Elk River

February 10, 1904: The Murder of Jay Legg

16 hours ago

On February 10, 1904, Sarah Ann Legg shot and killed her husband, Jay, in their home at Harden’s lumber camp in Clay County. Jay floated logs downstream on the Elk River to Charleston. On the day of the shooting, he returned home early and was fatally shot with his own rifle.

Freedom Industries
AP

People affected by a 2014 chemical spill into a West Virginia river will soon receive their first batch of settlement checks from a class-action lawsuit.

Freedom Industries
AP

West Virginia Sens. Joe Manchin and Shelley Moore Capito say the state is receiving $1.2 million in funding from the Environmental Protection Agency to battle surface water pollution.

A release from the two U.S. senators says the grant will also help West Virginia implement an "effective underground storage tank state regulatory program."

Remembering the River People

Jan 23, 2018

Looking back, four years after the 2014 Elk River chemical spill

Elk River
Malepheasant / wikimedia Commons

More than three months after a tentative settlement was announced, lawyers are still trying to work out documents to spell out terms of a $151 million deal resolving a class-action lawsuit over a West Virginia chemical spill that tainted a local water system.

Lawyers for area residents and businesses, West Virginia American Water Co. and Eastman Chemical met for nearly two hours Tuesday with U.S. District Judge John T. Copenhaver, the Charleston Gazette-Mail reported. The purpose was to discuss "the progress of finalization of the settlement agreement," according to a court docket entry that offered no other details of the closed-door conference.

Elk River
Malepheasant / wikimedia Commons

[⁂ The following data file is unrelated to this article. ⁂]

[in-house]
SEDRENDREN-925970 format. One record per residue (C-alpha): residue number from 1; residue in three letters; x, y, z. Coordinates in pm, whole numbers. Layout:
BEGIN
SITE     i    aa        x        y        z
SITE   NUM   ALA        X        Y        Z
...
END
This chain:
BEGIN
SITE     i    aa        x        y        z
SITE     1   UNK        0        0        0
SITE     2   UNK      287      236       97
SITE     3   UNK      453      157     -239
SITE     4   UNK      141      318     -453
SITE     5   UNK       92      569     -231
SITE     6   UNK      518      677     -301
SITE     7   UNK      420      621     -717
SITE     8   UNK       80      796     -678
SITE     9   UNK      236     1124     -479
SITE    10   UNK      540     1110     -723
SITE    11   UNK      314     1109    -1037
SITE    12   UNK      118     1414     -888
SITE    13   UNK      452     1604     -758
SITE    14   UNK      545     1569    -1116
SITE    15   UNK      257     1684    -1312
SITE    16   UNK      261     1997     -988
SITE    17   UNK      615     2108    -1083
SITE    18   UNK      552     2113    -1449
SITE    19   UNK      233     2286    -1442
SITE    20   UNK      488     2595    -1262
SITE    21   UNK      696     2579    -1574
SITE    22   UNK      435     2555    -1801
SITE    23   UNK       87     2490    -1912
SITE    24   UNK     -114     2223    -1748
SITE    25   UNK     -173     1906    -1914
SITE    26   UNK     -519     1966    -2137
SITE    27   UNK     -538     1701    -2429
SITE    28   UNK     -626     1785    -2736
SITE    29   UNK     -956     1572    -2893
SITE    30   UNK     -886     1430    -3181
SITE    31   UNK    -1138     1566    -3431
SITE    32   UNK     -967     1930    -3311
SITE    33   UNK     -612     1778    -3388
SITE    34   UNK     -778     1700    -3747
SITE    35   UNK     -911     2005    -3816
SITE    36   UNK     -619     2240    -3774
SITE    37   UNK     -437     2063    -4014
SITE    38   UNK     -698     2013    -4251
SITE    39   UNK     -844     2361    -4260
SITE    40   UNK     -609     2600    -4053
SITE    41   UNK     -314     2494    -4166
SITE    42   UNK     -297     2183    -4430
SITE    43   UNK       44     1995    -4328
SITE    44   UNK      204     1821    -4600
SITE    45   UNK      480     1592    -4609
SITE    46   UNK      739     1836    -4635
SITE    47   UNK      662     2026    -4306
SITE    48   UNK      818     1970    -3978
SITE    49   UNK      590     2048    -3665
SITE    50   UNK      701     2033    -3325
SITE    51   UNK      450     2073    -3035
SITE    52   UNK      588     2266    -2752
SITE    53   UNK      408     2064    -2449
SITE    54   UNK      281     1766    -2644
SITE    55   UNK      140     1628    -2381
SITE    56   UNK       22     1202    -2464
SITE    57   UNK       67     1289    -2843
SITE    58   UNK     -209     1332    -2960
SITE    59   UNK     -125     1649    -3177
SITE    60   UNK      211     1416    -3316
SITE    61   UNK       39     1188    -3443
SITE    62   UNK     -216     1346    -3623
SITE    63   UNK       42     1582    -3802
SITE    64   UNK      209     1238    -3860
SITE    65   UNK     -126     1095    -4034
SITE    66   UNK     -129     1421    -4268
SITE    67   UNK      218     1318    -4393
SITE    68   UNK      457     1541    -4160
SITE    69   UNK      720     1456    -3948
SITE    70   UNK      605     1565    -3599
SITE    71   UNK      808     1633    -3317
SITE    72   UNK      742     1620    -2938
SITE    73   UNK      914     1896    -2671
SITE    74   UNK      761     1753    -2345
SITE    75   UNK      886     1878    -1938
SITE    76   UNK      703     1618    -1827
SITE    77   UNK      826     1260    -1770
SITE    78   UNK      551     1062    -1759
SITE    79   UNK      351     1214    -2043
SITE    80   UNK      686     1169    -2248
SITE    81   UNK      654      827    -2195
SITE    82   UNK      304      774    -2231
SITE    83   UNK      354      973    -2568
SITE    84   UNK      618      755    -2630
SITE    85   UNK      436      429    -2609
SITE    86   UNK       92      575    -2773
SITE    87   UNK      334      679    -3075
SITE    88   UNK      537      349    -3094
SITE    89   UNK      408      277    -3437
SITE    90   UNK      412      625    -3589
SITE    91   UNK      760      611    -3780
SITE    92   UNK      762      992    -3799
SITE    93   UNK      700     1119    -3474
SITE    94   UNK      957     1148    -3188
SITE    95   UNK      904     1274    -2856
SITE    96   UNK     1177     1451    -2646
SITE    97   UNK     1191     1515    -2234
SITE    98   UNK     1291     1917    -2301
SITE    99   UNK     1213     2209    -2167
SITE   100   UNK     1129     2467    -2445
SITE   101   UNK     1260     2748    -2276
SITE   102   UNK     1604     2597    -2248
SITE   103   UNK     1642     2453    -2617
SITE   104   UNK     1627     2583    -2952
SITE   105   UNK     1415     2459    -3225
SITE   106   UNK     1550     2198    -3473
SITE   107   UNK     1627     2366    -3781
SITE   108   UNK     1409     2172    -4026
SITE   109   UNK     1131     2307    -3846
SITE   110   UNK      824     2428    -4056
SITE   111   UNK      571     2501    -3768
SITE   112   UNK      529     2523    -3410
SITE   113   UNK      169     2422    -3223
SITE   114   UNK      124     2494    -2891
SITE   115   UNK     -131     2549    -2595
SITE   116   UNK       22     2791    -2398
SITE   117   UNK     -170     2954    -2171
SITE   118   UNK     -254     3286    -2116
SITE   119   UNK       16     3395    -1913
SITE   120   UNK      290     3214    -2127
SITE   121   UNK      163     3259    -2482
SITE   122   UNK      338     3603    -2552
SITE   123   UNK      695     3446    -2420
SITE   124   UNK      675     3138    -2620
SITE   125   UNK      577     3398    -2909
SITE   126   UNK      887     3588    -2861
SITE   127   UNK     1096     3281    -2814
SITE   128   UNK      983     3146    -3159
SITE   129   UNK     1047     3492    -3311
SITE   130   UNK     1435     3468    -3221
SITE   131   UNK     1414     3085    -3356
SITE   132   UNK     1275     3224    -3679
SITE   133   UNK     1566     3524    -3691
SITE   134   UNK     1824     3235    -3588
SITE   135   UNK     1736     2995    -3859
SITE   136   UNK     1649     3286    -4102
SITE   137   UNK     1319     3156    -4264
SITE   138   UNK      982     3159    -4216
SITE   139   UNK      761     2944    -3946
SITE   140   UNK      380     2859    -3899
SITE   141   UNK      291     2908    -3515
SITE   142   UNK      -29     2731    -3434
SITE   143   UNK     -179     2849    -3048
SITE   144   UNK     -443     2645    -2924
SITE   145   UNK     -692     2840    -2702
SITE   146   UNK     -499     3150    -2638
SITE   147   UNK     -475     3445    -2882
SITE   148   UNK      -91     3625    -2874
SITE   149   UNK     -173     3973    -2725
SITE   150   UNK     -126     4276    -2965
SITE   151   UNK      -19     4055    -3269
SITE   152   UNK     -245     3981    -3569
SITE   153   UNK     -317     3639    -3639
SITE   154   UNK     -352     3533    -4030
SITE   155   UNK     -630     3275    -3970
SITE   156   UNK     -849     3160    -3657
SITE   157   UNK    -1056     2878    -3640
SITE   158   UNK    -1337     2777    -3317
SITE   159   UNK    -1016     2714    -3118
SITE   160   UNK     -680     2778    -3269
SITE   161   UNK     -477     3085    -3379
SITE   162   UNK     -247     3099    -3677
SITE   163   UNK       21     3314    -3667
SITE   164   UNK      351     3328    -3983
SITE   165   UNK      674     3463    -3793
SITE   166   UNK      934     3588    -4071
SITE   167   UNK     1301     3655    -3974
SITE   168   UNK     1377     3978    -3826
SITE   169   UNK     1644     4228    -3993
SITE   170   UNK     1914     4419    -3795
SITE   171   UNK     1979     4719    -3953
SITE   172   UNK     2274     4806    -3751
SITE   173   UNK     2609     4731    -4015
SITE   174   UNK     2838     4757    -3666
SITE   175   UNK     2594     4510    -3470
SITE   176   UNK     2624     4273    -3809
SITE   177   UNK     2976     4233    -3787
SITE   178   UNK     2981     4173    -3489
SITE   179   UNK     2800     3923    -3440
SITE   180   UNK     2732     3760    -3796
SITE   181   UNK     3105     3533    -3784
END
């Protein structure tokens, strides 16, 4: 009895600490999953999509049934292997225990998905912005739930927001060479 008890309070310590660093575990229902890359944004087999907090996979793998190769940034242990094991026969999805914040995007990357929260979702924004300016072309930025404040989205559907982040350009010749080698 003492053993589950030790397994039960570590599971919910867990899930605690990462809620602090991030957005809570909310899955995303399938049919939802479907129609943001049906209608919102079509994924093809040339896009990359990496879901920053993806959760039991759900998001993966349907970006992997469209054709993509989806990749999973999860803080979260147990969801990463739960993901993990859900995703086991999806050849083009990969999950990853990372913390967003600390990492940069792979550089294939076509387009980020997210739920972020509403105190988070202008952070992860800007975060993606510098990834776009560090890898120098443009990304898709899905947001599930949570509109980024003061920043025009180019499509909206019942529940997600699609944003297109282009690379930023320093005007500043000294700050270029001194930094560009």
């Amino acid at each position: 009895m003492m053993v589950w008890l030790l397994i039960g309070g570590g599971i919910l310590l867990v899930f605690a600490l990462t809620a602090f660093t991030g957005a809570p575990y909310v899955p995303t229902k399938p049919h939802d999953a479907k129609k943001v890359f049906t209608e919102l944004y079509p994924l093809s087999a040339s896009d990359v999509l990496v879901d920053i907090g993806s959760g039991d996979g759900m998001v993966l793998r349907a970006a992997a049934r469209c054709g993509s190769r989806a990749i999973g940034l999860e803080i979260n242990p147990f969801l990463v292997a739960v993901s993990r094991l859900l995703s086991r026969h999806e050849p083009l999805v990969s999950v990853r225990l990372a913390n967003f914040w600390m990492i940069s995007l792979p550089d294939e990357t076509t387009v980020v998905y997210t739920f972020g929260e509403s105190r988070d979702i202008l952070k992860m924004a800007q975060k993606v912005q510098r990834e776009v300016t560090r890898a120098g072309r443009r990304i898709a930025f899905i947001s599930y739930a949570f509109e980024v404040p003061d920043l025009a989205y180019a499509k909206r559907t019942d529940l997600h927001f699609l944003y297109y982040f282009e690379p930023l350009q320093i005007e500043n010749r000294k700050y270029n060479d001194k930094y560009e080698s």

A proposed settlement was filed Wednesday in the state investigation of West Virginia American Water's role in a chemical spill and resulting water crisis in the Charleston area three years ago.

Thousands of gallons of a coal-cleaning agent leaked from a Freedom Industries storage tank into the Elk River in January 2014, leaving 300,000 people without water for nine days.

Elk River
Malepheasant / wikimedia Commons

A group of Kanawha Valley residents is demanding a full investigation of West Virginia American Water's role in a 2014 chemical spill and a resulting water crisis. 

Thousands of gallons of a coal-cleaning agent leaked from a Freedom Industries storage tank into the Elk River in January 2014, leaving 300,000 people without water for nine days.

Elk River
Malepheasant / wikimedia Commons

Monday marks the third anniversary of the Elk River chemical spill that left more than 300,000 West Virginians without usable drinking water for more than a week.  The leak  originated at Freedom Industries just outside of Charleston.

Elk River
Malepheasant / wikimedia Commons

Lawyers say a tentative deal has been reached with West Virginia American Water Co in a class-action case over the company's handling of the 2014 water crisis in the Kanawha Valley.

The Charleston Gazette-Mail reports no details were made public, but a judge has scheduled a Monday hearing when attorneys said more information is expected to be available.

A federal judge has again postponed the trial against the water company accused of insufficiently safeguarding West Virginia's capital city from a chemical spill that polluted the drinking water of thousands of people in 2014.